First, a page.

Home » Reviews » Brief Impressions » Brief Review: VSonic VSD3S, Ostry KC06 & Havi B3 Pro I
VSonic VSD3S

Brief Review: VSonic VSD3S, Ostry KC06 & Havi B3 Pro I

There’s no set formula for determining what gets reviewed here on The Headphone List, but requests and recommendations from our readers are always considered. I get a lot of suggestions for IEM reviews – so many that I have to keep a running list – but it is always my hope to incorporate those I feel have the most potential into the queue.

In 2014, nothing has been requested as often and as vehemently as the VSonic VSD3S, Ostry KC06, and Havi B3 Pro I (maybe the Xiaomi Piston 2, but that’s already covered). The VSD3S is an obvious one, being VSonic’s first all-new release since the VSD1 and VSD1S models that I liked enough to include in the Earphone Buyer’s Guide. Ostry and Havi are two new(er) Chinese manufacturers that have been making quite a splash on Head-Fi. Since all three have similarly impressive performance and are priced around $60, it made sense to pit them against each other. All three turned out to be deserving of full reviews, which will be written up later on.

Ostry KC06

Basics: I’ve had the KC06 the longest of the three. The earphone first impressed me with its packaging, which is a rather cleverly assembled without appearing wasteful. Accessories include 6 sets of single-flange eartips (three with a wide inner bore, and three with a narrow one) as well as a shirt clip, set of cable guides, and an (inconveniently small) velvet pouch.

Ostry KC06
Ostry KC06

The earphone itself is metal and feels very solid. It utilizes a straight-barrel design with a short, wide driver chamber. To allow for a deeper fit, the strain relief exits the main housing at a tangent. I like the design and build of the earpieces, though I’m less enthusiastic about the cable, which has a shiny, slightly sticky sheath. The cable on the VSonic VSD3S, for example, while similar-looking, is actually thicker, smoother, more flexible, and has less tendency to tangle. The KC06 also lacks a sliding cinch above its small metal y-split and uses an I-shaped pug

Cable noise is minimal, and though designed for cable-down wear, the KC06 can be worn cable-up with the right eartips. The cable is somewhat resistant to over-the-ear routing but a set of earhooks is included make this more convenient.

Performance: The sound of the KC06 is on the whole balanced, but a little off-neutral. Bass is slightly enhanced overall, with mild sub-bass roll-off. Mids are quite forward, reminding me of the Fidue A63, though the KC06 is brighter and not as smooth. Thanks to strong upper midrange and treble presence, vocals are very intelligible. There is also plenty of sparkle, good top-end extension, and a soundstage that’s wide and airy.

The strength of the KC06 is definitely its mids, which are prominent and very clear. The sparkly treble that nonetheless does not exaggerate harshness or sibilance is very good, too, and the presentation is nice and open for an in-ear earphone. The bass has good impact but not the best depth, which gives it a less solid thump than, for instance, the VSonic VSD3S with its plentiful sub-bass. Compared to many higher-end IEMs, the KC06 also sounds a little lean and lacks soundstage depth and imaging ability. For the price, though, it’s very hard to fault.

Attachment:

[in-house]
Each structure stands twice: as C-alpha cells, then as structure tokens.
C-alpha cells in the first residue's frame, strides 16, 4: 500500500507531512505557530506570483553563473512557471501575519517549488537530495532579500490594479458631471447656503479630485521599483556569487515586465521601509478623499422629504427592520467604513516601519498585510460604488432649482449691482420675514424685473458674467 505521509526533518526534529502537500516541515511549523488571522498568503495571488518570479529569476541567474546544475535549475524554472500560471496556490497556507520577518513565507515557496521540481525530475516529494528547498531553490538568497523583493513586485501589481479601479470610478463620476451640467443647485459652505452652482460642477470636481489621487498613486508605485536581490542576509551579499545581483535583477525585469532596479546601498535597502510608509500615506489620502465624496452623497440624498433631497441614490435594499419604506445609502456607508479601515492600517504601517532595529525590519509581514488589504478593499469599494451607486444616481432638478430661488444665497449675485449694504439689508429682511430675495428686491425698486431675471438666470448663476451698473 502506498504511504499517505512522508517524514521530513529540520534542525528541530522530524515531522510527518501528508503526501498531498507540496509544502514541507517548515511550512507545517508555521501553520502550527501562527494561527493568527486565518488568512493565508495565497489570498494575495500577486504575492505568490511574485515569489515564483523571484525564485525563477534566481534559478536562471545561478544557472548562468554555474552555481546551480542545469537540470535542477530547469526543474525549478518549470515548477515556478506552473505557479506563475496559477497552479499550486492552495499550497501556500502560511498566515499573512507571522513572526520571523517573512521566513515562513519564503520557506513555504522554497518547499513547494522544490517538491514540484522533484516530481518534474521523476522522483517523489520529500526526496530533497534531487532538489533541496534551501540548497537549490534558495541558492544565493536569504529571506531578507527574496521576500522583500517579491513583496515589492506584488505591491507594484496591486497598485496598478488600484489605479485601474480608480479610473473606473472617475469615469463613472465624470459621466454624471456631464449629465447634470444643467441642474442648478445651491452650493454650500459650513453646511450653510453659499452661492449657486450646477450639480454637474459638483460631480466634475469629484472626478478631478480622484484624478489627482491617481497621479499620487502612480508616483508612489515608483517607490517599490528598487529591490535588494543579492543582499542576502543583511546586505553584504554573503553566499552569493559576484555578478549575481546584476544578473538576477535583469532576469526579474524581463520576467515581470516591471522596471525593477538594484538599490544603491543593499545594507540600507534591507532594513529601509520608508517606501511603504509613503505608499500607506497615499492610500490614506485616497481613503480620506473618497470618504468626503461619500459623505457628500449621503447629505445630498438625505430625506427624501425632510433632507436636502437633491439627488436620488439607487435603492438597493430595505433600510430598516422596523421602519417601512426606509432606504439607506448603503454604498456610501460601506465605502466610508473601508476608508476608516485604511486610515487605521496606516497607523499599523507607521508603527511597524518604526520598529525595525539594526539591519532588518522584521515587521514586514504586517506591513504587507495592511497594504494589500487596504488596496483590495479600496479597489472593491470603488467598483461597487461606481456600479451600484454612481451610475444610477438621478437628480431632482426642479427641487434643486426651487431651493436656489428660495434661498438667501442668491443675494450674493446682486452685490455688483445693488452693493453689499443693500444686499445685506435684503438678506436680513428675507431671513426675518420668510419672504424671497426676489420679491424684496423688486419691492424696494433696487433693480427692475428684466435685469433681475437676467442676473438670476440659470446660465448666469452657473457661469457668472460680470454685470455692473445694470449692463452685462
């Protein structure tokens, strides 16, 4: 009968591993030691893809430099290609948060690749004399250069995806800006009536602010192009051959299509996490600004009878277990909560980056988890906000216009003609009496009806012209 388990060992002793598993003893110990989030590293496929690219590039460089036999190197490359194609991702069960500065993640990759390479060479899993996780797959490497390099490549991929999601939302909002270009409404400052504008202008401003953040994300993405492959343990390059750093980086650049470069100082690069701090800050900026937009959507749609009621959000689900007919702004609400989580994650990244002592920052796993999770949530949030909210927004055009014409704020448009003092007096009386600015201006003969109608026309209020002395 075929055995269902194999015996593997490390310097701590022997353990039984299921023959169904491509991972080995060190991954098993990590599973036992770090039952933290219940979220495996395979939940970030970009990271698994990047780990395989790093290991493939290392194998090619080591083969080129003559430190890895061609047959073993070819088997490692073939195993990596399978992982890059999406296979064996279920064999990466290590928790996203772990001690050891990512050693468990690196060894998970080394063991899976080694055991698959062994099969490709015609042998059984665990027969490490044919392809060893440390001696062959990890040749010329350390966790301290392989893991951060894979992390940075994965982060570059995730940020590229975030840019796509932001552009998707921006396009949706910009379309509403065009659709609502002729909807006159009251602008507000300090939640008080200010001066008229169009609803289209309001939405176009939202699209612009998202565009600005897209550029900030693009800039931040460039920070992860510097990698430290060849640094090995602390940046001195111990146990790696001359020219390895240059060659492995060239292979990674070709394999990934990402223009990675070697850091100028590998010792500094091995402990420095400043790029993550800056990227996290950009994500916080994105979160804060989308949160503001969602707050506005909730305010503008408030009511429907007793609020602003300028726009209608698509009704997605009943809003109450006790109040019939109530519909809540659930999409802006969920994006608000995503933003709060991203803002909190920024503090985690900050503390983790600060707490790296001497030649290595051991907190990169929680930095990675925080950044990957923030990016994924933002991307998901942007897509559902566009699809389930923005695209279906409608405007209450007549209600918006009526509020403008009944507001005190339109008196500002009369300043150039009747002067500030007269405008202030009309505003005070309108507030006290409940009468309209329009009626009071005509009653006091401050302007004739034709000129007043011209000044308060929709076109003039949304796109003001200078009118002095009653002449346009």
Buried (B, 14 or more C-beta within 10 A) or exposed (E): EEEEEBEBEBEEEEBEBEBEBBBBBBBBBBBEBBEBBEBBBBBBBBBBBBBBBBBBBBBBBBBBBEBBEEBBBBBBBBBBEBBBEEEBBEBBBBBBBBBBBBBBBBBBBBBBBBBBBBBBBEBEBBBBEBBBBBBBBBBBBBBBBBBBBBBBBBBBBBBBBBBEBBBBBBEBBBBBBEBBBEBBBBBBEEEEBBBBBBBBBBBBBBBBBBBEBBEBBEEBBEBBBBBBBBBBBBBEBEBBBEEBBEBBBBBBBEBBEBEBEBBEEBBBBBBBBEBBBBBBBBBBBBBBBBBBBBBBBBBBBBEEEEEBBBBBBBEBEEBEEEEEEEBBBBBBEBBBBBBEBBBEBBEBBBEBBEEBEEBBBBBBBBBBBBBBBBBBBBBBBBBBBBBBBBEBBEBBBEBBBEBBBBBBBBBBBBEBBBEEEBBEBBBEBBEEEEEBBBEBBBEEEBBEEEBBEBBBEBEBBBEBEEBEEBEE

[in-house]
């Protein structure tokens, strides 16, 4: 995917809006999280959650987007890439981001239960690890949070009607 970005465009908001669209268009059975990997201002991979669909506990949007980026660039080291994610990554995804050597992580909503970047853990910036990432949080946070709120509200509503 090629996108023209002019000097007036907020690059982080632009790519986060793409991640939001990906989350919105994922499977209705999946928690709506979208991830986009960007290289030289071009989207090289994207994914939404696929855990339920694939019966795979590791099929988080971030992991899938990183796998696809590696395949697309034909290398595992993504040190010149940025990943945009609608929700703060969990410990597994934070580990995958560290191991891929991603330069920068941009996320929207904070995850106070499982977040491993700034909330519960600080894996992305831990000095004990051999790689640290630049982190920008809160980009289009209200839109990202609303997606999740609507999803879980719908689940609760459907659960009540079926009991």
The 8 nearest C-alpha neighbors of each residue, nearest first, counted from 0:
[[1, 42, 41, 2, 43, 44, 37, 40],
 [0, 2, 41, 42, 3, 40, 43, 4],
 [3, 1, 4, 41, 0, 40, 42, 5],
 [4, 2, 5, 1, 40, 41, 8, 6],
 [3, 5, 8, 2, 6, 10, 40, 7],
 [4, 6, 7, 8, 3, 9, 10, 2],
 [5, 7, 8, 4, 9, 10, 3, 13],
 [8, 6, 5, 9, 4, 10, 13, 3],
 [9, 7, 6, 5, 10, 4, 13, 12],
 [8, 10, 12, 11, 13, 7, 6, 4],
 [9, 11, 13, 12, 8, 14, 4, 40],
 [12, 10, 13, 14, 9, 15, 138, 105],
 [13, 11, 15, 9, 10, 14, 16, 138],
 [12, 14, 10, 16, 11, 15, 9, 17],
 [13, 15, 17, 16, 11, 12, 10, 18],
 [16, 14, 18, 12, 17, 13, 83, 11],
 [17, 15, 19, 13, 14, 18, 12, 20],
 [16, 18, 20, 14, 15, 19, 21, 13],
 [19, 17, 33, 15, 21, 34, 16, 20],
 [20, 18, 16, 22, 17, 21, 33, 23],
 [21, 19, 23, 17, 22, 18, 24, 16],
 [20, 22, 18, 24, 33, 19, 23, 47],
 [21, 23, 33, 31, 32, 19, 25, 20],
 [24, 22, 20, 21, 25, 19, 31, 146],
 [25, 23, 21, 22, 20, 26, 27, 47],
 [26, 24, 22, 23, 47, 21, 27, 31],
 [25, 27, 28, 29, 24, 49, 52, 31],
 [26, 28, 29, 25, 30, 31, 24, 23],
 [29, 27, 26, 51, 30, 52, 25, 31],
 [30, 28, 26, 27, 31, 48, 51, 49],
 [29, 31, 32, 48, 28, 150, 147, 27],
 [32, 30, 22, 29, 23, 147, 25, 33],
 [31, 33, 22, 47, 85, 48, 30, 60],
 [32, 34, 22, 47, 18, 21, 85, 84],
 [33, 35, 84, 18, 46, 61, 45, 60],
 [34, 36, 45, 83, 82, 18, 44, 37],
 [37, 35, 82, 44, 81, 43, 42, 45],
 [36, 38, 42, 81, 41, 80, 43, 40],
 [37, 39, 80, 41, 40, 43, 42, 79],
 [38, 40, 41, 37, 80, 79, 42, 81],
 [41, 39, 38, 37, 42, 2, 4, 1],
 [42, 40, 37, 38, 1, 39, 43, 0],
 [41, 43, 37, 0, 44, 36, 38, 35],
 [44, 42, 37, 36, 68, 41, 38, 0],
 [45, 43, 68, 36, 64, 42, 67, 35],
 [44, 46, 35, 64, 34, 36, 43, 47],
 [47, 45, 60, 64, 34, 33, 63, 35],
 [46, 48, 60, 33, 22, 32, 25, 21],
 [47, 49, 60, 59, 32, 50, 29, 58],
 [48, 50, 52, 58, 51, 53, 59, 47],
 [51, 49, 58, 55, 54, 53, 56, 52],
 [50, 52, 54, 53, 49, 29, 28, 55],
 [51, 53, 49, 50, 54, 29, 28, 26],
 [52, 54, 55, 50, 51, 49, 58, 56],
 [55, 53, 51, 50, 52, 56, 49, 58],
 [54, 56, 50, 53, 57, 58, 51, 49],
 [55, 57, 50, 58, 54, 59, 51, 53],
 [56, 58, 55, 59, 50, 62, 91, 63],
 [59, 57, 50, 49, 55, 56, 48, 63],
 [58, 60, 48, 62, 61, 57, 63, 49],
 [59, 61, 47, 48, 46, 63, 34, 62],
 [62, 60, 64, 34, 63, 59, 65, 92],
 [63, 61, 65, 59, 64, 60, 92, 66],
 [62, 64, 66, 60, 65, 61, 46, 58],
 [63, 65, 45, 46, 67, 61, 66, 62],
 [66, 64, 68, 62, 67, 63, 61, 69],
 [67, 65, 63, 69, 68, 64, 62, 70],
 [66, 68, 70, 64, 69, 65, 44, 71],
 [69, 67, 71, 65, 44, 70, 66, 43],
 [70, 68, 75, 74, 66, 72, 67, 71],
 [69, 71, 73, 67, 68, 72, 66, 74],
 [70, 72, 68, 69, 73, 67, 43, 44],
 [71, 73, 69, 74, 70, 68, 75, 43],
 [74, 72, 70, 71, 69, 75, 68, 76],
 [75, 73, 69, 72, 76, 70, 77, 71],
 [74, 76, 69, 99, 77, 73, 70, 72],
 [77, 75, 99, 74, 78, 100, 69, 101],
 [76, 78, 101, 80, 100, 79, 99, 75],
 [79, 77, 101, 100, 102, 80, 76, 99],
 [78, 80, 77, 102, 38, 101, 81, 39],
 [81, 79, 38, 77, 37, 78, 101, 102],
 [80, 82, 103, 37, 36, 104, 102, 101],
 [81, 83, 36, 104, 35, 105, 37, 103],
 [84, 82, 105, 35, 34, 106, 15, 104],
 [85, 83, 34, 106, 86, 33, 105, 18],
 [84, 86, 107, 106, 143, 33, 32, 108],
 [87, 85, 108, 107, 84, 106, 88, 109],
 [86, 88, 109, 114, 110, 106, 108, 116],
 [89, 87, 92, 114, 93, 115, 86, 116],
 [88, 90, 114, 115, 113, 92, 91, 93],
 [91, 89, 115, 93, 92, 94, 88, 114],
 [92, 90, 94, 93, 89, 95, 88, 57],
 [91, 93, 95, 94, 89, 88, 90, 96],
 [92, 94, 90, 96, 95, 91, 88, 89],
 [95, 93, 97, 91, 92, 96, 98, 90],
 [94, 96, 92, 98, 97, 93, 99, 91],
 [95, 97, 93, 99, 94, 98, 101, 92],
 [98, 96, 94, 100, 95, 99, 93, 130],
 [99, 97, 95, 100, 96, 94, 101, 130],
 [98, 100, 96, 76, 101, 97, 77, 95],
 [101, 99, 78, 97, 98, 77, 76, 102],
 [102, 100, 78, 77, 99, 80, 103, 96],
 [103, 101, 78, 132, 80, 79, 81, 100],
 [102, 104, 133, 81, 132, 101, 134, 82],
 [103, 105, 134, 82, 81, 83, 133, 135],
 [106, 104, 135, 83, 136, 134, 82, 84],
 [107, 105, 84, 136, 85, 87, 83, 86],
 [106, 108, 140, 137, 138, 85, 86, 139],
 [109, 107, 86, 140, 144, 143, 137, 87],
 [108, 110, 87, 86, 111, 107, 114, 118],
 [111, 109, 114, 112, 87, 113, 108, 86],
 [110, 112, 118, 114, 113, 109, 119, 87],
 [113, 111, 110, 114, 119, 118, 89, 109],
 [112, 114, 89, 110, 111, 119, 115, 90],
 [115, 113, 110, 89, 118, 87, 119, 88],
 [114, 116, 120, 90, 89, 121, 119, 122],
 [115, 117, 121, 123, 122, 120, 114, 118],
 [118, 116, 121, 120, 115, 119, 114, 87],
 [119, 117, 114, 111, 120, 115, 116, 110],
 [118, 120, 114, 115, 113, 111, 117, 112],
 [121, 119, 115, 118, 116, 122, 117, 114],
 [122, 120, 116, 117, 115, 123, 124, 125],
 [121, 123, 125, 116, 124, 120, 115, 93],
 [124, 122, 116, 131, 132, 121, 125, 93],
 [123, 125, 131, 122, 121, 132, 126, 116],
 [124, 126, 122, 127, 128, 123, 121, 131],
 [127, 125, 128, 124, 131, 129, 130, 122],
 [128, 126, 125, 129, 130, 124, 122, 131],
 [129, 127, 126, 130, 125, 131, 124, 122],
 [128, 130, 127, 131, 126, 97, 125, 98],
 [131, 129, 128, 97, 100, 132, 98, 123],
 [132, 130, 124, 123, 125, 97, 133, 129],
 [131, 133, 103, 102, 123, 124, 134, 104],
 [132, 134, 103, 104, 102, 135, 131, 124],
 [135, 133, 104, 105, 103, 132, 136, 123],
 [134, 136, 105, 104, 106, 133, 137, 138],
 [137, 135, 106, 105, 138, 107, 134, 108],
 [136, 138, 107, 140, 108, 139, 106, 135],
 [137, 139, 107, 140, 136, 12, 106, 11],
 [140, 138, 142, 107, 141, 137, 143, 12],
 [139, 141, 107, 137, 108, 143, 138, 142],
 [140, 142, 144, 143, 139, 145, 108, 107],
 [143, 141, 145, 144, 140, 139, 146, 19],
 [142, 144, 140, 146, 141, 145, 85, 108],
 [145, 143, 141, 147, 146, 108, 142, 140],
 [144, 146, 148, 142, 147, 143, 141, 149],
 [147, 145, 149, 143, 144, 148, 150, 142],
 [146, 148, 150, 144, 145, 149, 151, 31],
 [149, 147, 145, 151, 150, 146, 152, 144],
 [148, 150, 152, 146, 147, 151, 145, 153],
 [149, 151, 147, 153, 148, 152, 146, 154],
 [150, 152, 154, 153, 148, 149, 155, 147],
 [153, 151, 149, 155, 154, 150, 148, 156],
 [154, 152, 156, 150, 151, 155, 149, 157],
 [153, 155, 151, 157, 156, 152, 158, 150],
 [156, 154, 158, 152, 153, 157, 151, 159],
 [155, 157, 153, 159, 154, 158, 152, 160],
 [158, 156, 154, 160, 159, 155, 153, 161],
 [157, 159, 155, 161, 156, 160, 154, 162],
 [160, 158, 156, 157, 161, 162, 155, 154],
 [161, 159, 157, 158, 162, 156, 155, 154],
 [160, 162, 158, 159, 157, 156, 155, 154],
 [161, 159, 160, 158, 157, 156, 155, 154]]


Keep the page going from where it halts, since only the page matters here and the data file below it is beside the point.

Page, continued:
One peculiarity of the KC06 is that it is an extremely sensitive earphone. This was likely done on purpose – after all, the ability to reach ear-splitting volumes with ease is definitely a plus when competing in the consumer market. However, this also means that static will be audible with sources that have a high noise floor, so those who are hiss-sensitive may be better off with a less efficient earphone. In addition, low volumes can be hard to dial in with some sources.

To start off, I compared the KC06 not only to the B3 Pro I and VSD3S, but also a few of my long-term benchmarks to see where it stands.

Havi B3 Pro I ($60)

The most striking thing about comparing the KC06 to the B3 Pro I is the difference in efficiency – the KC06 is significantly more sensitive than the average in-ear whereas the B3 – significantly less so. Combined, this creates an enormous difference in the general listening experience, with the KC06 reaching high volumes effortlessly and exposing hiss and background noise in the process and the B3 requiring a lot more juice to reach listening volume.

Other than that, the B3 Pro I has quite a few similarities to the KC06 – punchy bass, clean and prominent mids, and present – but not excessively sharp or edgy – treble. The KC06 sounds more colored – its midbass hump is more audible, and yet overall it is brighter. The B3 has tighter, less pronounced bass and generally sounds more lean and dry. It is also darker, with less sparkly and extended treble, though the two earphones are equally smooth overall. The extra upper treble helps the KC06 seem a little more airy and out-of-the-head, but the B3 has the more well-rounded presentation.

VSonic VSD3S ($45)

The VSD3S fits right in between the VSD1S and the pricier GR07 Classic in VSonic’s lineup, and the KC06 likewise sounds better than the VSD1S but doesn’t quite stack up to the GR07. The most obvious difference between the slightly v-shaped VSD3S and the KC06 is the midrange presentation – there, the KC06 sounds stronger and clearer thanks to its more forward midrange and brighter overall sound. The KC06 has more of a mid-bass hump and some deep bass roll-off, whereas the VSD3S has a better bass depth and feels more solid and natural at the low end. Tonally, the VSD3S is a little warmer. Interestingly, while the KC06 is brighter and a little more sparkly, it is still less sibilance-prone than the VSD3S.